The building of the Kollegium Karl Borromäus (Carl Borromeo School), which hosts our festival, dates back to 1733. Its spacious Baroque chapel serves as our main concert hall, providing us with a noble performance space with intimate atmosphere and lively acoustics. Early in the twentieth century, the Kollegium was dedicated to the sixteenth century cardinal St. Carl Borromeo of Milan. During a massive outbreak of famine and the plague in 1576, Milan’s aristocracy and government officials fled the city. However, the cardinal, coming from a wealthy family himself, chose to remain in the city to help the afflicted and organize daily meals for approximately 60,000 poor residents.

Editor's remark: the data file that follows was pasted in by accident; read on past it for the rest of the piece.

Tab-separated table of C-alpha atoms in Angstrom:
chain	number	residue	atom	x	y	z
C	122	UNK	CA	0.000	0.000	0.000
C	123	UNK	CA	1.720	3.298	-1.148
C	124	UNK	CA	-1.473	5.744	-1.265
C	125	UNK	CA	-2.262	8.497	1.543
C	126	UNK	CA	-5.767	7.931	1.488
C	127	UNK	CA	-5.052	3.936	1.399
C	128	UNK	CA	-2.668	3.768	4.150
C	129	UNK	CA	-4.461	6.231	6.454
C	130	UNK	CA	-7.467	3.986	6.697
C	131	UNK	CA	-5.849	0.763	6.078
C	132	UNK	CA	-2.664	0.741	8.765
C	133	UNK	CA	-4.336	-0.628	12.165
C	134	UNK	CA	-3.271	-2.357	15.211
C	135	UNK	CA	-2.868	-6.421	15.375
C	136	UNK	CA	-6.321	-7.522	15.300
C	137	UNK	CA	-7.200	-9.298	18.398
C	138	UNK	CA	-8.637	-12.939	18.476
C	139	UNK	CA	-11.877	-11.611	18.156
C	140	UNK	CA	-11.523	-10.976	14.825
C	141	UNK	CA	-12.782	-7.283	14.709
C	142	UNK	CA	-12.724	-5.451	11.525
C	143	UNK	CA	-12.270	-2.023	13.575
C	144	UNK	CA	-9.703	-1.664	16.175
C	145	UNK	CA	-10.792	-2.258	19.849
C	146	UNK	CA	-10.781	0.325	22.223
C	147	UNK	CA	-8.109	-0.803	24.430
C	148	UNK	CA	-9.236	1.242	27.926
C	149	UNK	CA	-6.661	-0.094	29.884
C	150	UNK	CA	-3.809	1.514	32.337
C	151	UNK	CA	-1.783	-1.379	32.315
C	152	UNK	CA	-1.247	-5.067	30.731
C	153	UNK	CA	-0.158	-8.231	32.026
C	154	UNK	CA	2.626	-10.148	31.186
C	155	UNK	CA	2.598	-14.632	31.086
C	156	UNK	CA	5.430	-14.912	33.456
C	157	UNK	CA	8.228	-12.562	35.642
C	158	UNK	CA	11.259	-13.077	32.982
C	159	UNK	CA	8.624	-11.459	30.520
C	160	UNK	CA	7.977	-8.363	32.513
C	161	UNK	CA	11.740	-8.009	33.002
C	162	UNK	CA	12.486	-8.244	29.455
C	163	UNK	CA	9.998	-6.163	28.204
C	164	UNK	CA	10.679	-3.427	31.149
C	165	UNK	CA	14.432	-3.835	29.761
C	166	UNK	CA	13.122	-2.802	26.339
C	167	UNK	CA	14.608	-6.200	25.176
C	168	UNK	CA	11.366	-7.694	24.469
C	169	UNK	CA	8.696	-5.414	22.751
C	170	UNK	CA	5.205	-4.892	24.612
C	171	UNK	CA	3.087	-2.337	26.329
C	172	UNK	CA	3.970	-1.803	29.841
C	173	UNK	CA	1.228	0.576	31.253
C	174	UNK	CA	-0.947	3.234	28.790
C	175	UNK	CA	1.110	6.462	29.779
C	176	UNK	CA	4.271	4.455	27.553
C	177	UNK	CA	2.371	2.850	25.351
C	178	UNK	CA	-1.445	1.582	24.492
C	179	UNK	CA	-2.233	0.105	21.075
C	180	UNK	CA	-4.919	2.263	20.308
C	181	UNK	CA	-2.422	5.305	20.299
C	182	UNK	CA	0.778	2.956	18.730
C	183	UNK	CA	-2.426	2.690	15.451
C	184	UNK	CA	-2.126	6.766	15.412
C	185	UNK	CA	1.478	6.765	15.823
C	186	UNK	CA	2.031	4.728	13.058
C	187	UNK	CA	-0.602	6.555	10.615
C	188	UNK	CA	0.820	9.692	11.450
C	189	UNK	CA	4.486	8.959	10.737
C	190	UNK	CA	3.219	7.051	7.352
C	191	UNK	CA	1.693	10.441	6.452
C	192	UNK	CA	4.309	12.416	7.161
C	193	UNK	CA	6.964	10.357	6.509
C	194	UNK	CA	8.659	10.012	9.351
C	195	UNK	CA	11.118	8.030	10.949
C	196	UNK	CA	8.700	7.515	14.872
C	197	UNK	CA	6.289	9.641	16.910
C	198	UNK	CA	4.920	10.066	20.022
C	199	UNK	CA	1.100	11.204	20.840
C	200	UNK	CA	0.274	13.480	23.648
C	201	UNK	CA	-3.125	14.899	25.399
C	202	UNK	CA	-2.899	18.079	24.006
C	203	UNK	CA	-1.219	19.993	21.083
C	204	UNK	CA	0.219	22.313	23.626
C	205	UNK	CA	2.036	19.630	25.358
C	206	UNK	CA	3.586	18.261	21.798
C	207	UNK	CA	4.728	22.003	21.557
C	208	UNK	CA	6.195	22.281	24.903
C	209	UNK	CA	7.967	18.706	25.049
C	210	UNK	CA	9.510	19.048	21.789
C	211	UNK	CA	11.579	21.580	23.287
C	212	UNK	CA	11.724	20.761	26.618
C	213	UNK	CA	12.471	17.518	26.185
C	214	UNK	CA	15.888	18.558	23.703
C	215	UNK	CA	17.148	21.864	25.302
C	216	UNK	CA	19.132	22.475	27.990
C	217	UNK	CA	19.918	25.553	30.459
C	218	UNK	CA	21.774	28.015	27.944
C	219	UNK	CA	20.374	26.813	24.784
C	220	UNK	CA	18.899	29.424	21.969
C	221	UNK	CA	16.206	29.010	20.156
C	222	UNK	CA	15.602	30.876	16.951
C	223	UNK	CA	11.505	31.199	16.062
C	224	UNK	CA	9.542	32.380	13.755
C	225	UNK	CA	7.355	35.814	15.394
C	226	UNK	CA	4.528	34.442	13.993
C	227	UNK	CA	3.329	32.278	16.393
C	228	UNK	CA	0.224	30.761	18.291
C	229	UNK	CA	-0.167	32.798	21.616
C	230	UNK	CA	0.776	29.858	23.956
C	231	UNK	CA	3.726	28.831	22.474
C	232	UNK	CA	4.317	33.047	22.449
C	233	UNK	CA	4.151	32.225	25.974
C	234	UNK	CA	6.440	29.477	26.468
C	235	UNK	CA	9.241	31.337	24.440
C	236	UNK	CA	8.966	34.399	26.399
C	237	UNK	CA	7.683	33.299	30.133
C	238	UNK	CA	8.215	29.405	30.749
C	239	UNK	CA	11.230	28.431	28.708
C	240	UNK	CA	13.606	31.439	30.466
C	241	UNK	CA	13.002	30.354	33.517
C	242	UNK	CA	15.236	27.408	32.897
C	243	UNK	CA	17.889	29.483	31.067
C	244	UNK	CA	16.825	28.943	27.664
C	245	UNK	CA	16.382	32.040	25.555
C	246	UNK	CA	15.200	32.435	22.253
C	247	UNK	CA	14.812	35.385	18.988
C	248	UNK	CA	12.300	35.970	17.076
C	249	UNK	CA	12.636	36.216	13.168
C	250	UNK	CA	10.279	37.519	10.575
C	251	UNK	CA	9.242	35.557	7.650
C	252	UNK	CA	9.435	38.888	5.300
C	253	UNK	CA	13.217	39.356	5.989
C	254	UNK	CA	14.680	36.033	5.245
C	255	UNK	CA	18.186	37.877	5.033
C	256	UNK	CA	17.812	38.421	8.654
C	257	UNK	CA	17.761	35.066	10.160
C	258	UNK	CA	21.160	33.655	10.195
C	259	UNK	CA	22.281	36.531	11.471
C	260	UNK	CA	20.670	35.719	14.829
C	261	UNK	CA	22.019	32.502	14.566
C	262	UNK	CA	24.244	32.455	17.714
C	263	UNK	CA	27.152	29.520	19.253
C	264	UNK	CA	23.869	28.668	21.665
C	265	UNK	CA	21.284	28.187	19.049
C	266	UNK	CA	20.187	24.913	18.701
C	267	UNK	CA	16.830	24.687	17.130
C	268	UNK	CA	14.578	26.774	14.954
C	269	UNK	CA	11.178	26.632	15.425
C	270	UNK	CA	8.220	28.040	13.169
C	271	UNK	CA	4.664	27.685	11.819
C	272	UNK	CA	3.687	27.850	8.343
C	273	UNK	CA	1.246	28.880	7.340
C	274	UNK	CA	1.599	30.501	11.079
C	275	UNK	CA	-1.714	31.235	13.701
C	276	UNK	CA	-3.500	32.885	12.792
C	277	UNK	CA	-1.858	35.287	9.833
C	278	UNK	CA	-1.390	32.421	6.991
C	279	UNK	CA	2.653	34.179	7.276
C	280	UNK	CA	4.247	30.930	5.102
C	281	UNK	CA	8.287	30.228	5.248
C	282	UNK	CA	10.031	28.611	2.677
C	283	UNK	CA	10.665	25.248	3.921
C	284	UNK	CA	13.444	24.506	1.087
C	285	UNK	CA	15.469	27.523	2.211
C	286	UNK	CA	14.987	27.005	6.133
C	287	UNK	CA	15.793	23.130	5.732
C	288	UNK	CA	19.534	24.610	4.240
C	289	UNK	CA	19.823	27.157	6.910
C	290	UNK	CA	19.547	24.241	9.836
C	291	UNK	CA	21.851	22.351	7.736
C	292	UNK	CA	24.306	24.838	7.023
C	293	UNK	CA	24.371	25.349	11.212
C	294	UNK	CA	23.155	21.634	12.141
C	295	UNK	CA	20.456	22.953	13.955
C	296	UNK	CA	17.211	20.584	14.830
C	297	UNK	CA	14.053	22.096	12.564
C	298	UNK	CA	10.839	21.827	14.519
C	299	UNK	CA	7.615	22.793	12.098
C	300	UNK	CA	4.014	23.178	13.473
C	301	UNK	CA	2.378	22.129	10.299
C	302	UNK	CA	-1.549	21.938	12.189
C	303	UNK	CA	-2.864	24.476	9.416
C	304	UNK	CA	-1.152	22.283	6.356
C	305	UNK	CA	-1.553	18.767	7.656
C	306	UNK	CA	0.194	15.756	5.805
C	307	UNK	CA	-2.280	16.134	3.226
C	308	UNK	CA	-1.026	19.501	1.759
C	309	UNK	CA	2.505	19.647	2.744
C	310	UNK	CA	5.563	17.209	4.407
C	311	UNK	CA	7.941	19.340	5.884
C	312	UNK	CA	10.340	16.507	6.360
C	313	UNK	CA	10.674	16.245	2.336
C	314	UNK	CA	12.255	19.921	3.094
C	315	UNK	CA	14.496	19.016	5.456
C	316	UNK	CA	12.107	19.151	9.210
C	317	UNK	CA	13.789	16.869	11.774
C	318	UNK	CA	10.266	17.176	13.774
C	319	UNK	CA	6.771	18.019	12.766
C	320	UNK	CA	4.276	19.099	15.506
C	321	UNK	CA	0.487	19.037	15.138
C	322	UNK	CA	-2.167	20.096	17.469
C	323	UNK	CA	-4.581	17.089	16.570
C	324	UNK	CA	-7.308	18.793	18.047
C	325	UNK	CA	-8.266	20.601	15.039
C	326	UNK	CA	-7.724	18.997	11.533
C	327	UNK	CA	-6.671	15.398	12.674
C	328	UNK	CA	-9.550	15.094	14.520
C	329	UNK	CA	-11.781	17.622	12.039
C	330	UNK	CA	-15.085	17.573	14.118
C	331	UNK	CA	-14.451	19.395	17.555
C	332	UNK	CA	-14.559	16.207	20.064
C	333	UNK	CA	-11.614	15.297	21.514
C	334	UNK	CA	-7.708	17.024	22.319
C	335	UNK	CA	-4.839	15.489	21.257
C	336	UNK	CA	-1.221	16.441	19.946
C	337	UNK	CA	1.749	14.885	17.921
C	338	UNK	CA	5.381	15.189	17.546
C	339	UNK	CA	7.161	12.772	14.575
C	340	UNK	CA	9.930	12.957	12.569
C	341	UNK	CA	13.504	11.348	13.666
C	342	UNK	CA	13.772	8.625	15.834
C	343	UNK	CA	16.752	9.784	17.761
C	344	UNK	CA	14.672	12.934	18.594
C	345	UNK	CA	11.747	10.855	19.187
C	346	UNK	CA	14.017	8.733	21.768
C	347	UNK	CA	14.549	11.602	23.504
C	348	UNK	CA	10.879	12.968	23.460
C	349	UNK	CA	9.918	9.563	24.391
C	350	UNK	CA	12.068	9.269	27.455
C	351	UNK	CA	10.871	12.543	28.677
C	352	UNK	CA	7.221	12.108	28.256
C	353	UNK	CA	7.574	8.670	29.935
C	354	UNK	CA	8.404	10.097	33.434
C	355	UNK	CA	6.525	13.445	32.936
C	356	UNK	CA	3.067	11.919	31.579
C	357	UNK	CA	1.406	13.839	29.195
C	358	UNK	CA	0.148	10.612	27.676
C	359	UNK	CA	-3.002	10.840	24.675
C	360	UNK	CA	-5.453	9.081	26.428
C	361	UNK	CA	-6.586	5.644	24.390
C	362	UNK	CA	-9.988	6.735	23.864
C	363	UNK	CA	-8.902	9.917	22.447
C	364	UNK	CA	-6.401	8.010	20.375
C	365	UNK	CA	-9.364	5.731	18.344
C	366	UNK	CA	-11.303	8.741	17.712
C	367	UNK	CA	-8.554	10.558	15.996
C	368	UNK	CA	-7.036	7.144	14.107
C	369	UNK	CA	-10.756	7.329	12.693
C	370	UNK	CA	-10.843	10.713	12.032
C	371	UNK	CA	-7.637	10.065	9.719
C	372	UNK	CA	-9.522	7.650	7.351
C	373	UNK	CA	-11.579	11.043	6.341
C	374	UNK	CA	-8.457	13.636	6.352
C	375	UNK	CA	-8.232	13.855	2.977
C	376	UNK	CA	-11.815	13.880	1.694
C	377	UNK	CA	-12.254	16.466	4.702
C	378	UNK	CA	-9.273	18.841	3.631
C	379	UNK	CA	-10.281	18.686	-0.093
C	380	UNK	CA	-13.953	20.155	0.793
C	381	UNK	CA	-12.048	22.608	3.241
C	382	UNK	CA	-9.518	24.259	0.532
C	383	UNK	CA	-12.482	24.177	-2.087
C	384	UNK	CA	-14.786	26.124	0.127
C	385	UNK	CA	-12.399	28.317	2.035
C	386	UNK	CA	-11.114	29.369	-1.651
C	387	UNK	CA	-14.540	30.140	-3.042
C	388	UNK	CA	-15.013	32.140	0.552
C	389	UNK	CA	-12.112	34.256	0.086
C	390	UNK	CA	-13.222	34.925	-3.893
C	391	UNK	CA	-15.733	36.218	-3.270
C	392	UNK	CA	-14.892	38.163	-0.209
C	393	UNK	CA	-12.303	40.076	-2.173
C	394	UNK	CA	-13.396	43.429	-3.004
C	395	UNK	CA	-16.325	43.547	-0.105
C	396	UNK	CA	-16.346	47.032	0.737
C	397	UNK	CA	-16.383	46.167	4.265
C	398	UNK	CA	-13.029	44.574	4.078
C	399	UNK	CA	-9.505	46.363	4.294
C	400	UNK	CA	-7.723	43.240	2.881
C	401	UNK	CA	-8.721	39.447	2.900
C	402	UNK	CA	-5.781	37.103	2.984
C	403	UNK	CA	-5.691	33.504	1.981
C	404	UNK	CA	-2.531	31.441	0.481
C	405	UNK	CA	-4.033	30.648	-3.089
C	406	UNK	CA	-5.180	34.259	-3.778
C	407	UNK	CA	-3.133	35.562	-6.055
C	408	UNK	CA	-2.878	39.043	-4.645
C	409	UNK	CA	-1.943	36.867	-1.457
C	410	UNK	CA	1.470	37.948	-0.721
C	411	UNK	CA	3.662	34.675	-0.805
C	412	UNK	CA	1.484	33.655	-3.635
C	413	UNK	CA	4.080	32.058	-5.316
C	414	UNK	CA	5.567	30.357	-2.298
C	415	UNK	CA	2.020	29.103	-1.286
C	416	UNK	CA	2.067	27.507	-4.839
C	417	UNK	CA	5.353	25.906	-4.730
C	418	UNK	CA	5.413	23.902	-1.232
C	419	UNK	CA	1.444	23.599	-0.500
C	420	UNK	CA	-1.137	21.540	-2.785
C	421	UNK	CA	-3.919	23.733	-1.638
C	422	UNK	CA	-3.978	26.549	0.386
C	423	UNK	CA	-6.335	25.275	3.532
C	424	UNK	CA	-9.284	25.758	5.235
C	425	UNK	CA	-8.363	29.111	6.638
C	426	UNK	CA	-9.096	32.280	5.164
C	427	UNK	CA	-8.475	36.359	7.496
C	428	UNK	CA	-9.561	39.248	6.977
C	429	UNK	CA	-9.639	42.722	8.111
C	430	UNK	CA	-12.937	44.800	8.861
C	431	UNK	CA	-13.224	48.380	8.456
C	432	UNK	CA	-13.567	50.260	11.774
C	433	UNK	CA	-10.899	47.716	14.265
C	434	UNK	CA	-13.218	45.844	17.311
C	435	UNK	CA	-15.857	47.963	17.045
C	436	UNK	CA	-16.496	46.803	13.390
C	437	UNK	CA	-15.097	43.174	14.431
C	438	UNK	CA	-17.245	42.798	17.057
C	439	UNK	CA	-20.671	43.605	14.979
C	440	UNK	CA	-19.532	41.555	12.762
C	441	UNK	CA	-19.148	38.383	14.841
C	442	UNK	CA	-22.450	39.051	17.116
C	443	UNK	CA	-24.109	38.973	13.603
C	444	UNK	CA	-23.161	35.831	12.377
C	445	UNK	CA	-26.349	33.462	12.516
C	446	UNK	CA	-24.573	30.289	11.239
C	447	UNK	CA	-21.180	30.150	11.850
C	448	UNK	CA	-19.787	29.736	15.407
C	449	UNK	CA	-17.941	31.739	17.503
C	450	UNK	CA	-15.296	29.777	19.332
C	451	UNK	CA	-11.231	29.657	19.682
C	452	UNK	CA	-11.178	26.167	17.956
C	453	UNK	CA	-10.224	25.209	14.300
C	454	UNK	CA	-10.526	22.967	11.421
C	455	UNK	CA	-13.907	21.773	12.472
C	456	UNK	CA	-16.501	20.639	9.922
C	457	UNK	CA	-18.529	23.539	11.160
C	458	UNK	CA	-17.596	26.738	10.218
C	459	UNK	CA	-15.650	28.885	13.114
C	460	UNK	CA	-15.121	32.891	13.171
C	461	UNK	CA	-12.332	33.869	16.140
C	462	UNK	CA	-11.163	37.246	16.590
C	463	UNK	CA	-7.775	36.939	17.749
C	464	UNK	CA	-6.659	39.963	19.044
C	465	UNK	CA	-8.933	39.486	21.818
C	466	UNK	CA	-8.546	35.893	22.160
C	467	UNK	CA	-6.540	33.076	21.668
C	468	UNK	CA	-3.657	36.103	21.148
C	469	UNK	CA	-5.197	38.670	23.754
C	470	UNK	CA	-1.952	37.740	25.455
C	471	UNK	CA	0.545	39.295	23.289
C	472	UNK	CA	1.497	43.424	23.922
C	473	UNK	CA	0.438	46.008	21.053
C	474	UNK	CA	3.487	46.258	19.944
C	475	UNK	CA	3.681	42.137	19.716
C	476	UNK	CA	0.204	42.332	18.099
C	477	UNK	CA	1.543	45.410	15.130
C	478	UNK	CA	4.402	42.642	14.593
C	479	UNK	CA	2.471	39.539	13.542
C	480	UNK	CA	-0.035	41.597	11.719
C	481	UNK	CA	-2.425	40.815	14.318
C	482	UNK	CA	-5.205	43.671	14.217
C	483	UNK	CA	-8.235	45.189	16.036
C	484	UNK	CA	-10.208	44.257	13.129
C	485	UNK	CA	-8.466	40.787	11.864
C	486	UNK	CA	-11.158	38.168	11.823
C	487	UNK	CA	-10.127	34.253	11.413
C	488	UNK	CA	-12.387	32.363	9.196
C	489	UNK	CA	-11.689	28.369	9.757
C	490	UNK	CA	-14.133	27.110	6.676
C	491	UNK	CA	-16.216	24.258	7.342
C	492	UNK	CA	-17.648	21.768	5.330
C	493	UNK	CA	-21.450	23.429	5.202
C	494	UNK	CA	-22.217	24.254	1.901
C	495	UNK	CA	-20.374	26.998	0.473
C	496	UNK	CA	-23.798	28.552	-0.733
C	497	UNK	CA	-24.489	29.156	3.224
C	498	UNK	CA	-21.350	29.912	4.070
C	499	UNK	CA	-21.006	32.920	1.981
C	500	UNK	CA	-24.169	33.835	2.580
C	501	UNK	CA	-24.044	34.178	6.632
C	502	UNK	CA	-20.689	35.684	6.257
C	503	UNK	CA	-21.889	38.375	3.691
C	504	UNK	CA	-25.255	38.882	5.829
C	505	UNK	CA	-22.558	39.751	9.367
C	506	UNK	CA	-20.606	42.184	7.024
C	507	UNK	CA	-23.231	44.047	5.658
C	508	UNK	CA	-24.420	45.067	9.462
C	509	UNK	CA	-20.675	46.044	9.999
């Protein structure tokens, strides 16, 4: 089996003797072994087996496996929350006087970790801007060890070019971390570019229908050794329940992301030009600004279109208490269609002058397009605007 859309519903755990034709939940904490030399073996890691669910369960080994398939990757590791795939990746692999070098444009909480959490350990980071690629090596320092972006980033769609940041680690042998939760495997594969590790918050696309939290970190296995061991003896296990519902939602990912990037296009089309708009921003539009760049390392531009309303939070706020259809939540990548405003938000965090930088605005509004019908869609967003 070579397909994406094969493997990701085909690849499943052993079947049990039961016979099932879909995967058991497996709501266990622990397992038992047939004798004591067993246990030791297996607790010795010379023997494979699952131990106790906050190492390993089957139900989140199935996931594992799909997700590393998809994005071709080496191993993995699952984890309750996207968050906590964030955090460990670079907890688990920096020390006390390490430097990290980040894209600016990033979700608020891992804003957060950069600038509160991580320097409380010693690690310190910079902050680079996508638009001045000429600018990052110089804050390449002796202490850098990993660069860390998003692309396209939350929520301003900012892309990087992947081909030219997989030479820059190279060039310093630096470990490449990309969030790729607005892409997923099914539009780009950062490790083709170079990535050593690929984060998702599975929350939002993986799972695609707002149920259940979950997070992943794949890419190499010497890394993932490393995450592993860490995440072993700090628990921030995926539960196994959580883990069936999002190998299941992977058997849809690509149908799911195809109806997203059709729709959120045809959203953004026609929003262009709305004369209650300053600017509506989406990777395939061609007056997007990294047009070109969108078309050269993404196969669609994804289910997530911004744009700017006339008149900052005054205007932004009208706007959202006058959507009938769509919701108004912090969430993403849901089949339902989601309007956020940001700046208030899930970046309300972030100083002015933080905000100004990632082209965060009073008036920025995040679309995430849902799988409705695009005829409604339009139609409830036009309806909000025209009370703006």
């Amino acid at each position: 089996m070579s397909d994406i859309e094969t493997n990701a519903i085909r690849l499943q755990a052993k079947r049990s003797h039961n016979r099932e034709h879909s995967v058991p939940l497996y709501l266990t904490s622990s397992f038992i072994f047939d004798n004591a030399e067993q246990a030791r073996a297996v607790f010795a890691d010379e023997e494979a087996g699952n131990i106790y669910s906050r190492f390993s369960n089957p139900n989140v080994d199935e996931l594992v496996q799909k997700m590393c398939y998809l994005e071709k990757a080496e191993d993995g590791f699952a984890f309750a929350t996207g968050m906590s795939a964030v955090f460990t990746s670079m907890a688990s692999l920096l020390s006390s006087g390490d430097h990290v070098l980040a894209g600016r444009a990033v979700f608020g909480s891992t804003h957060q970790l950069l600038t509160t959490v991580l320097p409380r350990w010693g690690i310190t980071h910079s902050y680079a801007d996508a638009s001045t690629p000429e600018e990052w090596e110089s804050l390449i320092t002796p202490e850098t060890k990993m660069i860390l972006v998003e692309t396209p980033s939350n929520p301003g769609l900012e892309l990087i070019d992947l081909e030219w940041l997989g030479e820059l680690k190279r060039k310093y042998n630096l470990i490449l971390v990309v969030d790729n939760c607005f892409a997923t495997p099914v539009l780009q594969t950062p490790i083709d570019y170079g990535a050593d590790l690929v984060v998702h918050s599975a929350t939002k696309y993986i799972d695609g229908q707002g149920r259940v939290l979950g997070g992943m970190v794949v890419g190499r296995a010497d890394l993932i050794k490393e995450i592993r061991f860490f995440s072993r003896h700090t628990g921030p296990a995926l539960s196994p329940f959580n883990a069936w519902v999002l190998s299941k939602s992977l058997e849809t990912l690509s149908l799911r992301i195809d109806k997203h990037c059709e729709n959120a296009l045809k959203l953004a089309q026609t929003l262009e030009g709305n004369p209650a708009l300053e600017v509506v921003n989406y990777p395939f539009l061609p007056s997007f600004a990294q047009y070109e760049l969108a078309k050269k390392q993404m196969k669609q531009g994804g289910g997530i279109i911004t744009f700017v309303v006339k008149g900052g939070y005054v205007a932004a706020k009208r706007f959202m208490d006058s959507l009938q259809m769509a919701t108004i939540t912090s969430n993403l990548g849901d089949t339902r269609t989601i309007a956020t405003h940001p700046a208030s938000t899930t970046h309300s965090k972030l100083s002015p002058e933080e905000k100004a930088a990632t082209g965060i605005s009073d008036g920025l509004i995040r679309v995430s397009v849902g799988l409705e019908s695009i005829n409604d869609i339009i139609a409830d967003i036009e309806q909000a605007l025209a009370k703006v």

The ancient town of Altdorf...
…in the canton of Uri is most famous for Switzerland’s legendary national folk hero William Tell, who is said to have shot an apple of his own son’s head in the town’s square during an altercation with authorities of the Austrian Habsburg Empire. The famous German playwright Friedrich Schiller (1759-1805) embedded this well-known legend in his play “Wilhelm Tell”, which celebrates the history of the founding of the Swiss nation in the late 1200’s and early 1300’s. It was the three original states (cantons) of Uri, Schwyz and Unterwalden, each surrounding a portion of Lake Lucerne, who initially declared independence from the foreign empire and consequently founded the Swiss Confederacy in 1291. To this initial nucleus, 23 more states joined over the next several hundred years and came together in what today is modern-day Switzerland, a nation that has subscribed itself to the ideas of democracy, neutrality and diplomacy as its most ardent beliefs.